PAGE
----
Thank You!
God Bless Us All!!
See You Next Time!!!

Facebook: rasheed.adewusi

Saturday, 11 August 2012


Everyone is a genius, but if you judge a fish by its ability to climb a tree, it will live its whole life believing that it is stupid.  ~ Albert Einstein

Nowadays, verifying the authenticity of the origin of quotes on the internet it is akin to passing a donkey through the eye of a needle, but the above quotation looks like a statement Einstein might say, just like all those gbagauns sound like something Dame might utter, so let us agree for the purpose of this discourse that the great Physicist actually said those “words on the marble”. Suffice to say I absolutely agree with Einstein (of course we all always agree with Einstein), but Einstein totally ignored a scenario where the fish actually sees itself as having the ability to climb a tree, didn’t he? And that was the exact scenario that became a recurring decimal at the auditions for the reality-tv-show “Project Fame”. There are only two explanations for the flotsam and jetsam that swarm up on the auditions:
  1. They have auditory impairments so they heard the word “shame” instead of “fame”, and that impairment also explains their being absolutely tone-deaf too.
  2. They have visual impairments thus they read “shame” instead of “fame”, and that impairment also account for missing out the phrase “singing talents” while reading the basic requirements.

What I saw repeatedly during the one month audition was an array of clowns who came onto the stages at different venues to entertain us with their glaring lack of singing talents. Many were so terrible they could not even recall the lyrics of songs they had come to perform, and some had voices that would any day rival a mating frog. In synopsis, the Project Fame Auditions needs to be entered for the next Academy Awards, and it will scoop all the awards in the category of Comedy.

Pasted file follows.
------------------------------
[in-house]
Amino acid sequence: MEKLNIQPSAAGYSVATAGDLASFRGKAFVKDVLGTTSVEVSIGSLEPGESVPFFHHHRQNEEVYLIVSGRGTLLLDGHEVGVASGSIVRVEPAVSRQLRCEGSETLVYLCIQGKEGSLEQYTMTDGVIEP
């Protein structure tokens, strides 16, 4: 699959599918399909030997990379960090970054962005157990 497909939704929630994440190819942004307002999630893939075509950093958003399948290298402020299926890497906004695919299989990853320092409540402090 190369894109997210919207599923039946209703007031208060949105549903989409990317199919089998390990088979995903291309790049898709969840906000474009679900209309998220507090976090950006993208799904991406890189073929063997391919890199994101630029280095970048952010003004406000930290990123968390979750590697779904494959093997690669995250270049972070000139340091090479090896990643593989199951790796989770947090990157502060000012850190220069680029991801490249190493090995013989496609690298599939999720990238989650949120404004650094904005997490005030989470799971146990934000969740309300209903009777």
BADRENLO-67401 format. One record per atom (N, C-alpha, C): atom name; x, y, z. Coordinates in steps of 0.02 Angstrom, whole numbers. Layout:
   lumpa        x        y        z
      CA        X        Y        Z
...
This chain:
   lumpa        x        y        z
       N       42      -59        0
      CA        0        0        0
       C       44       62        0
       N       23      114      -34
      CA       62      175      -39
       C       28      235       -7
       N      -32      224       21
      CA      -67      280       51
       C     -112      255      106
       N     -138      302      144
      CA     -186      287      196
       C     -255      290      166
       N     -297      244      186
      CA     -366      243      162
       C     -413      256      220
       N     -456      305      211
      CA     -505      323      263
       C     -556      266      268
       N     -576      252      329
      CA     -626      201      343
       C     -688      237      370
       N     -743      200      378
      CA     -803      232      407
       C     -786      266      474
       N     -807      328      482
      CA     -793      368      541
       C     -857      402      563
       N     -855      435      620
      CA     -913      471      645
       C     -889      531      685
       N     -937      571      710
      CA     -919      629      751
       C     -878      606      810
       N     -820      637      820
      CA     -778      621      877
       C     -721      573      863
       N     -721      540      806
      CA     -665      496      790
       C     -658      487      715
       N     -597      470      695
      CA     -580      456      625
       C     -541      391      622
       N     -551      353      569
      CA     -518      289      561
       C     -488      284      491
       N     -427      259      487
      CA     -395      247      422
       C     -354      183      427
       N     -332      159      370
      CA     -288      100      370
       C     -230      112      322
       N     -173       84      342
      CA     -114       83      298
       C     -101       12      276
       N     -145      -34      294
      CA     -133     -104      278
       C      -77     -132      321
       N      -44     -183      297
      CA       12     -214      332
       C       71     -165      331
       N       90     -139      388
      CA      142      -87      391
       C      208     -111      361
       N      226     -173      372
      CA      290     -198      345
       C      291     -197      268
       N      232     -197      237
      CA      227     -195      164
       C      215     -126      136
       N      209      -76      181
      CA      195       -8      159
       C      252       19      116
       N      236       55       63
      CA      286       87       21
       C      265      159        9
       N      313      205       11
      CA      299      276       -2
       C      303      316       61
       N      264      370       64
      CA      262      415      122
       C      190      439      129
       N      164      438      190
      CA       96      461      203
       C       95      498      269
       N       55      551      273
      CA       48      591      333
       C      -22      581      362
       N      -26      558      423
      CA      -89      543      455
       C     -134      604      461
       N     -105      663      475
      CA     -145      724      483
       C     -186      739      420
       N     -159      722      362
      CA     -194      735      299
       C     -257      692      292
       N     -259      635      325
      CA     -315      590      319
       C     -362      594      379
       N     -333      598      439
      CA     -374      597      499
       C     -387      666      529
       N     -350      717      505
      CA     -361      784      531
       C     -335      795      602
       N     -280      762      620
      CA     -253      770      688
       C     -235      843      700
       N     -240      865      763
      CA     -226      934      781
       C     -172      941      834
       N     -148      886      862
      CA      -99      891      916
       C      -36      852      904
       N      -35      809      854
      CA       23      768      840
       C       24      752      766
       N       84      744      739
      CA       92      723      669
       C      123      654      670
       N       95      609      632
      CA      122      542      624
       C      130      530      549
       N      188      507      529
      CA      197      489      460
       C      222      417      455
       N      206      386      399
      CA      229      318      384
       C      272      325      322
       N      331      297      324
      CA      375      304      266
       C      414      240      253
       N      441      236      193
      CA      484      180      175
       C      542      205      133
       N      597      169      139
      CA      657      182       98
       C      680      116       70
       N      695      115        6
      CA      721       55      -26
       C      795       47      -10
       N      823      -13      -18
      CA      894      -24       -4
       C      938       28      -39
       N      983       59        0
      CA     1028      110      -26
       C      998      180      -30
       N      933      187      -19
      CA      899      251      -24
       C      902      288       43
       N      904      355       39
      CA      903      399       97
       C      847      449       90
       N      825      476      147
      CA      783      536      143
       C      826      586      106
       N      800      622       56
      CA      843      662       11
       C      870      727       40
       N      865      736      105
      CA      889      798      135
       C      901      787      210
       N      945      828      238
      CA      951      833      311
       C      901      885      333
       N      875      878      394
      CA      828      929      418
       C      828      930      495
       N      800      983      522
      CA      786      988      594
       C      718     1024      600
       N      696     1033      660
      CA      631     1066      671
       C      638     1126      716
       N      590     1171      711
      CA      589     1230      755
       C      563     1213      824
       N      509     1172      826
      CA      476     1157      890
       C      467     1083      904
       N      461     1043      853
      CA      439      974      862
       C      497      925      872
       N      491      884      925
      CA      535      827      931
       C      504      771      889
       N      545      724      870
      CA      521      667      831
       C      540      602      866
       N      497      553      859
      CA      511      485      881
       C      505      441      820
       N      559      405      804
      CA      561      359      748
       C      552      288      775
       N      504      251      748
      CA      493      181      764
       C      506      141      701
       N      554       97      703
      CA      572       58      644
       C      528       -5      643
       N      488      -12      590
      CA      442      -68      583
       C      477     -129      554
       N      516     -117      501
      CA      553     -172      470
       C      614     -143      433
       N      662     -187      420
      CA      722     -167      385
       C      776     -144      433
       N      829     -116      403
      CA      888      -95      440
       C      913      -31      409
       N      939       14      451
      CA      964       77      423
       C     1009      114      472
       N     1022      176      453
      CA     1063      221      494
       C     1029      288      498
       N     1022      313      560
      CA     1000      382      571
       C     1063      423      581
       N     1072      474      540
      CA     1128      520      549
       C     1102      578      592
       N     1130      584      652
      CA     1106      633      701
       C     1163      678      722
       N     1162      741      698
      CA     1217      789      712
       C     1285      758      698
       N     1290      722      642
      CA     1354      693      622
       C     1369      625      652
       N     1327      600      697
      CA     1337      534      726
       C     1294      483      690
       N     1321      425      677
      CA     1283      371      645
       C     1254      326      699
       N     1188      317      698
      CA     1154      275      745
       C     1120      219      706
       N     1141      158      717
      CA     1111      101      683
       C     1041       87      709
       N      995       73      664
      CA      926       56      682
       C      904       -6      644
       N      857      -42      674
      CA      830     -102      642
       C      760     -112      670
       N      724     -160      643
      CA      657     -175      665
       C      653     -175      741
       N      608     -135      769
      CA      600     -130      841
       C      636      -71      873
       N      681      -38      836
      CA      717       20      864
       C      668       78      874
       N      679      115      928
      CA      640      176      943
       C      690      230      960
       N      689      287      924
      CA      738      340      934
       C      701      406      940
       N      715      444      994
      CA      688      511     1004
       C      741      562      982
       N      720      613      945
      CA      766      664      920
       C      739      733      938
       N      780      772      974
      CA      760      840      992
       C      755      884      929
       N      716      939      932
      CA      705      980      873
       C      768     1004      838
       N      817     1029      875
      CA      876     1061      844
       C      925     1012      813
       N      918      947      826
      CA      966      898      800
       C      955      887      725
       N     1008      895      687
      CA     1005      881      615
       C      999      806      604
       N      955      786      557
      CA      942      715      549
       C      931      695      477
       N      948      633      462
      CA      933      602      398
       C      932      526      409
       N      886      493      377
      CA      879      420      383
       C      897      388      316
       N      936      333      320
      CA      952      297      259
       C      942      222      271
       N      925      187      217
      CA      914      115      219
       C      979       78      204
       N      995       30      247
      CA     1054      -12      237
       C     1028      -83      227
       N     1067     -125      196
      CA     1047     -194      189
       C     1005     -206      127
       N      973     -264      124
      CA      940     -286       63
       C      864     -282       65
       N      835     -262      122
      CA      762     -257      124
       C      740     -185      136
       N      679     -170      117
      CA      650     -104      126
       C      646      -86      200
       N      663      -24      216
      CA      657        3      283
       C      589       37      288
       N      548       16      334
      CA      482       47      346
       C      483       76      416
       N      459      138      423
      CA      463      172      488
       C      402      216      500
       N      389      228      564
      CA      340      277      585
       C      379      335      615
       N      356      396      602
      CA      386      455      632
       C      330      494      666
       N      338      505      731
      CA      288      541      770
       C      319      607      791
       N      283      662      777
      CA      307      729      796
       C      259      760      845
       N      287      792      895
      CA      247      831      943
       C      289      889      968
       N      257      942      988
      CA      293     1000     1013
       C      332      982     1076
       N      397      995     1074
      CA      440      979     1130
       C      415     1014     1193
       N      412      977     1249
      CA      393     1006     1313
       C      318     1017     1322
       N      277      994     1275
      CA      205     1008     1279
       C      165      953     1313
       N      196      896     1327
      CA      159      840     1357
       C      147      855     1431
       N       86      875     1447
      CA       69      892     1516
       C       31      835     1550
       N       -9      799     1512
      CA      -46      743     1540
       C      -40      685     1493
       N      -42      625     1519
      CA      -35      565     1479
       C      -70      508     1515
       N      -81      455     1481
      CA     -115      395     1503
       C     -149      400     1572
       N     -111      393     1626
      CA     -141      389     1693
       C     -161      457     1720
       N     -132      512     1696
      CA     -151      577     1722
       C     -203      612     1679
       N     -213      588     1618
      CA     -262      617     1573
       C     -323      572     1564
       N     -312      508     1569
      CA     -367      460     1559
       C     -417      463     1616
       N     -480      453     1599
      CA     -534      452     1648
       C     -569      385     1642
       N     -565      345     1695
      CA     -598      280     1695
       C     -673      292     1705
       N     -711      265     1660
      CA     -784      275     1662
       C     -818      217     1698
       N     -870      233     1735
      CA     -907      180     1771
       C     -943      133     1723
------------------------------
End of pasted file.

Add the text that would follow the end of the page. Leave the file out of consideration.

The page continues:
In retrospect, I do not simply think most of the buffoonery we witnessed was the fault of the buffoons; rather it was really a candid reflection of what is considered the acceptable standard nowadays -mediocrity. Look at the so-called artistes we are tortured with on daily basis by the television and radio stations, how many of them should actually lay claim to the name musician? The only studio the likes of K-Switchand D’Prince should have been allowed into is a photography studio for their pre-wedding pictures, and Orezi and Hakym The Dream should not sing in any other place other than their respective bathrooms, but all these guys have gone on to record songs and shoot videos; they are enjoying airplay and are gracing the different colours of carpets that celebrities walk on nowadays. If those guys can be on TV, why can anyone else not be on TV? Such realities must have motivated those clowns who should be in school studying or in a vocational institute learning a craft, or anywhere else apart from those stages, to go climb the podium to audition for Project Fame.

Deeply depressing also is the realisation that those auditions boldly highlight the ills in our society. Our ethos is hinged on cutting corners while pursuing the unending thirst for glitz and glamour. Necessarily, a society must have entertainers, but what does the future hold for a society which most of its people want to be entertainers? Youths nowadays do not consider it natural to go through the test of the fire to become golden, rather they are hoping to wake up in the morning and find a gigantic box full of gold beside their beds.  Most of the girls are fixated on being actresses, models, and dancers; while the guys all want to be musicians and comedians. They all want to be under the spotlight, smile for the flashlight, but are not ready to strive under the sunlight. The proliferation of Reality TV Shows further fuels this belief that anyone can hit the jackpot and become an overnight celebrity. I am for Reality TV Shows if people actually go there to exhibit some forms of talent e.g Who Wants To Be A Millionaire, Project Fame, Nigerian Idol, Naija Sings, Box Office, Nigeria Has Got Talents, and some others; but the essence of Big Brother still eludes me till today, and I think it should have suffered the same fate as Koko Mansion and House 5, but such is its popularity magnitude that despite its inane pointlessness it is only available on DSTV Premium Bouquet. Isn’t that dishearteningly scary?

And the scare continues…

Thank You!
God Bless Us All!!
See You Next Time!!!

Facebook: rasheed.adewusi

The Land in the Middle of Nowhere Which Successfully Made Young Sunday Mba Conquer Africa